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Re: World War I - Reassessing the Blame
« Reply #83 on: February 26, 2014, 04:08:30 PM »
Quote
Thus it was quite obvious that these empires would fail, wasn't it?

Maybe it was the speed of which those empires fell.  Whoosh, gone, after centuries.  Leaves a honking big vacuum for any dictator or nut case to fill.

Perhaps if they had gradually been dismantled, like the British Empire was (which would be replaced by the Commonwealth Of Nations), thing might have gone better for all.
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Offline Превед

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Re: World War I - Reassessing the Blame
« Reply #84 on: February 26, 2014, 06:04:24 PM »
Greetings from pre-war Europe: Dreikaisereck / Угол трёх императоров / Trójkąt Trzech Cesarzy / Three Emperors' Triangle, at the confluence of the Black and White Przemsza in Upper Silesia:

« Last Edit: February 26, 2014, 06:11:40 PM by Превед »
Берёзы севера мне милы,—
Их грустный, опущённый вид,
Как речь безмолвная могилы,
Горячку сердца холодит.

(Афанасий Фет: «Ивы и берёзы», 1843 / 1856)

Offline Превед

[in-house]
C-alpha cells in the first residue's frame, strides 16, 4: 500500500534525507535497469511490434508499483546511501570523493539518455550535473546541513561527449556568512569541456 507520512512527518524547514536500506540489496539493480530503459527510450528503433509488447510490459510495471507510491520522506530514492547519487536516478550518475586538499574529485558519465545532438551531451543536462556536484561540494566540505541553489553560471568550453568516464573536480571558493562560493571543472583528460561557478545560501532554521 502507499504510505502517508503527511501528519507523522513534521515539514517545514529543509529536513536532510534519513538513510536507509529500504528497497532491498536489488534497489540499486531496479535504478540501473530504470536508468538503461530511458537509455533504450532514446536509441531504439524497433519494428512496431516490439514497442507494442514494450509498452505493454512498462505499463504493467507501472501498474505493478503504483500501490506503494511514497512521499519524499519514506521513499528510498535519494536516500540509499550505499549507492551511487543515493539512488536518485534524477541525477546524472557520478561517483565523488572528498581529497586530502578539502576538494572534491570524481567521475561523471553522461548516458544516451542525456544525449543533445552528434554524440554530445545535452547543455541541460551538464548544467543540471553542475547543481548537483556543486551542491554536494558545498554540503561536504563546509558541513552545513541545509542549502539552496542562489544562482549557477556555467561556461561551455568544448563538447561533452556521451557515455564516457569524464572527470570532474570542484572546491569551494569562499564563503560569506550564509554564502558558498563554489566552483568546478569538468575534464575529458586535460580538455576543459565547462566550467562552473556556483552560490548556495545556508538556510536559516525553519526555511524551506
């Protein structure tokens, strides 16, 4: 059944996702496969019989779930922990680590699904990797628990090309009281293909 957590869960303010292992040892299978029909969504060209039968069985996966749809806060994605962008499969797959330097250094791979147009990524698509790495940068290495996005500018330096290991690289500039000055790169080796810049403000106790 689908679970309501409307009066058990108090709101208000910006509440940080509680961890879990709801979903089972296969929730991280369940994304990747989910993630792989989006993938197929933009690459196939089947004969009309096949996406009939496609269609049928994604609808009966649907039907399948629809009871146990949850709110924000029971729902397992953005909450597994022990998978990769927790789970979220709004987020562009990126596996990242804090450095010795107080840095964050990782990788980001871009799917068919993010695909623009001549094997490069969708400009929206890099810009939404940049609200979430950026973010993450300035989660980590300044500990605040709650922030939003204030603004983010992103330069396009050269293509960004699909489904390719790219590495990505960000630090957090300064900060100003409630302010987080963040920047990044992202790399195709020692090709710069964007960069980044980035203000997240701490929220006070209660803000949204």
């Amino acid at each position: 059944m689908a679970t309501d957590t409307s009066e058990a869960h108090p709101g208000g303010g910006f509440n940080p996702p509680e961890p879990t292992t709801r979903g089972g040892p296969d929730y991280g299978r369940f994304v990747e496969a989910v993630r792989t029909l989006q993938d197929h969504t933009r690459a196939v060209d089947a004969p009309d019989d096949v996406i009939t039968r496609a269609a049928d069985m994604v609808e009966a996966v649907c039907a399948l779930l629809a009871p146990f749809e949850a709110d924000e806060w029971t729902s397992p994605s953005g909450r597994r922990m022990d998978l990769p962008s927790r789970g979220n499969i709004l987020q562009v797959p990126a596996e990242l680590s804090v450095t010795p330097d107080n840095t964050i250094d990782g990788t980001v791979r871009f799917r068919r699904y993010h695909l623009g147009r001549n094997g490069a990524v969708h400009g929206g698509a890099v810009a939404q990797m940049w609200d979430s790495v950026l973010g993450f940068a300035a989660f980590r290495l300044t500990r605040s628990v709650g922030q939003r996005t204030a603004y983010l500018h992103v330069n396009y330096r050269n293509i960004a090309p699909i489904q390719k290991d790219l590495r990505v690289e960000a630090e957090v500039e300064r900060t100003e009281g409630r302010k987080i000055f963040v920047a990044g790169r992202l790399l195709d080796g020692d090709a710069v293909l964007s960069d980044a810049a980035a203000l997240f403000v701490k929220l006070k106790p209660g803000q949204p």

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Re: World War I - Reassessing the Blame
« Reply #85 on: February 26, 2014, 06:39:22 PM »
Maybe it was the speed of which those empires fell.  Whoosh, gone, after centuries.  Leaves a honking big vacuum for any dictator or nut case to fill.

Perhaps if they had gradually been dismantled, like the British Empire was (which would be replaced by the Commonwealth Of Nations), thing might have gone better for all.

Yes, if you compare with really slow deaths like that of the Polish-Lithuanian Commonwealth (from superpower to ghetto!), but 4+ years of war really is a long time too.
Everybody "knew" Austria-Hungary and the Tsarist regime in Russia were heading for the history books, what probably was surprising was that Imperial Germany only lasted 50 years. Fascinating how there were people who lived to see both the rise and fall of the Second Reich!
« Last Edit: February 26, 2014, 06:41:29 PM by Превед »
Берёзы севера мне милы,—
Их грустный, опущённый вид,
Как речь безмолвная могилы,
Горячку сердца холодит.

(Афанасий Фет: «Ивы и берёзы», 1843 / 1856)

Offline Превед

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Re: World War I - Reassessing the Blame
« Reply #86 on: February 26, 2014, 06:54:26 PM »
I think we Romanov fans with our related fascination for the other two empires in the Holy League (Habsburgs and Hohenzollerns) (and horror of both Spała and Franciszka Szanckowska?) easily forget the tragedy of Polish partition and what a cause célčbre it was, like a 19th century Tibet.

Another possible reason for Romanovophile Polonophobia: Marshall Józef Piłsudski's and his brother Bronisław took part in the Narodnaya Volya plans to assassinate Alexander III, together with Lenin's brother. (But on the other hand Piłsudski defeated the Soviet Union by the Wonder on the Wistula.)
Берёзы севера мне милы,—
Их грустный, опущённый вид,
Как речь безмолвная могилы,
Горячку сердца холодит.

(Афанасий Фет: «Ивы и берёзы», 1843 / 1856)